Ping Pong has bounced back.
Table tennis is finally out of your parents’ suburban basement and entering a golden — and urban — age with mini-courts popping up in bars, restaurants and even retail shops.
“It’s become Ping Pong world,” said Frankie Violante, the owner of Ocean’s 8, a longtime hangout with table tennis, air hockey and pool tables on Flatbush Avenue in Park Slope.
He said popularity spiked over the last two years when he started selling booze, a lubricant that somehow complements many of the nation’s most popular recreational activities.
The suburban sport of kings is literally becoming the sport of Kings County.
Perhaps not since the heady days of “Ping Pong” diplomacy in 1971 between President Nixon and Chairman Mao of Red China has the sport had such a presence in the public consciousness.
“Oh yes, it’s getting more popular,” said Nison Aronov who played 35 years of professional ball on table tennis courts in the frozen tundra of the former Soviet Union. He’s seen explosive growth since he opened the Brooklyn Table Tennis Club on Coney Island Avenue, a mecca for skilled combatants, six years ago.
Aronov has room for players of any skill level, he said.
In DUMBO, the Water Street Bar and Grill recently began setting up a court for pickup matches after the kitchen closes.
And late night paddlers have started crawling out of the woodwork.
“We get a lot of people from the theater [St. Ann’s Warehouse] and the River Café,” said Nina Guardione, a waitress.
The action has been sizzling for about three months.
“We get regulars now,” Guardione said.
The passion culminated in a recent grudge match between the Water Street staff and its counterparts at the River Café. The Water Street gang allegedly won (and is now challenging that other DUMBO institution, The Brooklyn Paper, in a winner-take-all duel).
The competitive spirit overtakes Royale, a Park Slope saloon, which hosts a double-elimination tournament, often with a cash prize, for all comers on the first Monday every month.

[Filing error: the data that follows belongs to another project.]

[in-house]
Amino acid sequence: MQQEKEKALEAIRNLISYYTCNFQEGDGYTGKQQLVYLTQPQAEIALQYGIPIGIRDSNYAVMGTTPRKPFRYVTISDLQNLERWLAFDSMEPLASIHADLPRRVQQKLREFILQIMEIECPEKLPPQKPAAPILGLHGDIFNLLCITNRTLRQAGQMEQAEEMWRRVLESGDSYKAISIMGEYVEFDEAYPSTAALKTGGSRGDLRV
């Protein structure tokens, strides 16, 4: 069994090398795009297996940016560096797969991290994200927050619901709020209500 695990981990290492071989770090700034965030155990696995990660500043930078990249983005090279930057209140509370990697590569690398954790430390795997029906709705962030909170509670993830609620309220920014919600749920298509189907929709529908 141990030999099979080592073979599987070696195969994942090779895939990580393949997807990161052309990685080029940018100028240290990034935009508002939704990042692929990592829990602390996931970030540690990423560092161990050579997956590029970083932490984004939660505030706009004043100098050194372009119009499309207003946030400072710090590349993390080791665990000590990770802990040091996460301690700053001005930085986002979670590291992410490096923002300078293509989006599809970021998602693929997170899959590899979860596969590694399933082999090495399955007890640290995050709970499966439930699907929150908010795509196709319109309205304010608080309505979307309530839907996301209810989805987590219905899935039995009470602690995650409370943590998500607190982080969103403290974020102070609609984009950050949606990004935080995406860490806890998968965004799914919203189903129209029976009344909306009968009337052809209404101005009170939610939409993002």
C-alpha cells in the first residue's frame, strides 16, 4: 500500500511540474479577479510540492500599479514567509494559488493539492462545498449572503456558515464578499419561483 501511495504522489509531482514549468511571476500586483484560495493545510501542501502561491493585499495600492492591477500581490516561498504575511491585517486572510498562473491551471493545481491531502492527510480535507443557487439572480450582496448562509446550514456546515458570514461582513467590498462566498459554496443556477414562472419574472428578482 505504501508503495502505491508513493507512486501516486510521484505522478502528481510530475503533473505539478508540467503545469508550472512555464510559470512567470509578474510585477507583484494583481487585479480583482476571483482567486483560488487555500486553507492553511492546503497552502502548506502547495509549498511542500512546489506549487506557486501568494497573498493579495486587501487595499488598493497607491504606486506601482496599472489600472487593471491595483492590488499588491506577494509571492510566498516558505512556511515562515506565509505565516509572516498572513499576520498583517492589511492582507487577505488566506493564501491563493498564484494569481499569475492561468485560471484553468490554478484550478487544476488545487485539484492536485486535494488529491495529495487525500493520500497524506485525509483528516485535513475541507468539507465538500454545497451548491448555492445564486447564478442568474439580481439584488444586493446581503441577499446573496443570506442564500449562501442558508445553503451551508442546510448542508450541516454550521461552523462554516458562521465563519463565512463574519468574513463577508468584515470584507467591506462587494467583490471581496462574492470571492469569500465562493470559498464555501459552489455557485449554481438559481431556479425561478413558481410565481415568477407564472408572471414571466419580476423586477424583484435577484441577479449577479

“I knew we were getting a following when a guy showed up with his own paddle — in a case,” said James Bradley, a bartender who often oversees the games.
The table is often available for casual play, when there are no live shows in the bar, several other nights a week, “strictly for the love of the game,” said Bradley.
That love has sparked on ongoing schism within the Ping Pong community over whether game should even be called “Ping Pong.” Some people, like Violante at Ocean’s 8, say that only “table tennis” is acceptable.
“I have no feeling about it whatsoever,” said Mikey Weiss, an ardent player who owns Mikey’s Hook Up, a Mac store with a Ping Pong table in both its DUMBO and Williamsburg branches. “It’s like saying ‘soccer’ or ‘football.”
In fact, Ping Pong is a copyrighted brand name like Xerox or Kleenex — in this case, owned by Parker Brothers since the turn of the 20th century. The proud tradition of the sport stretches back to the rarefied airs of upper class Britons in the 1880s, but eventually became a prime example of Americana.
Weiss said he learned to handle a paddle — which he does really, really well (see sidebar) at family gatherings.
“I learned to play in the backyard,” said Weiss, whose brother played table tennis in the Junior Jewish Olympics.
Another devoted player said his commitment to the game was fortified at a young age.
“It was definitely something I grew up with in southeastern Ohio,” said Michael Masse, who works in Fast Ashley’s photo studio in Williamsburg, which has hosted table tennis tournaments in years past.
Aronov, the seasoned Soviet server, explained the universal appeal of table tennis, what some people say is truly the Beautiful Game.
“It’s exciting and very good exercise,” he said. “You can play 365 days a year without any injuries.”
Brooklyn Table Tennis Club [1100 Coney Island Ave., between Glenwood Road and Avenue H, (718) 421-2200]; Mikey’s Hook Up [70 Front St., between Washington and Main streets, (718) 596-1312] and [88 N. Sixth St. between Wythe Avenue and Berry Street, (718) 599-8906]; Ocean’s 8 [308 Flatbush Ave., at Park Place, (718) 857-5555]; Royale [506 Fifth Ave., between 12th and 13th streets, (718) 840-0089]; Water Street Bar and Restaurant [66 Water St., between Main and Dock streets, (718) 625-9352].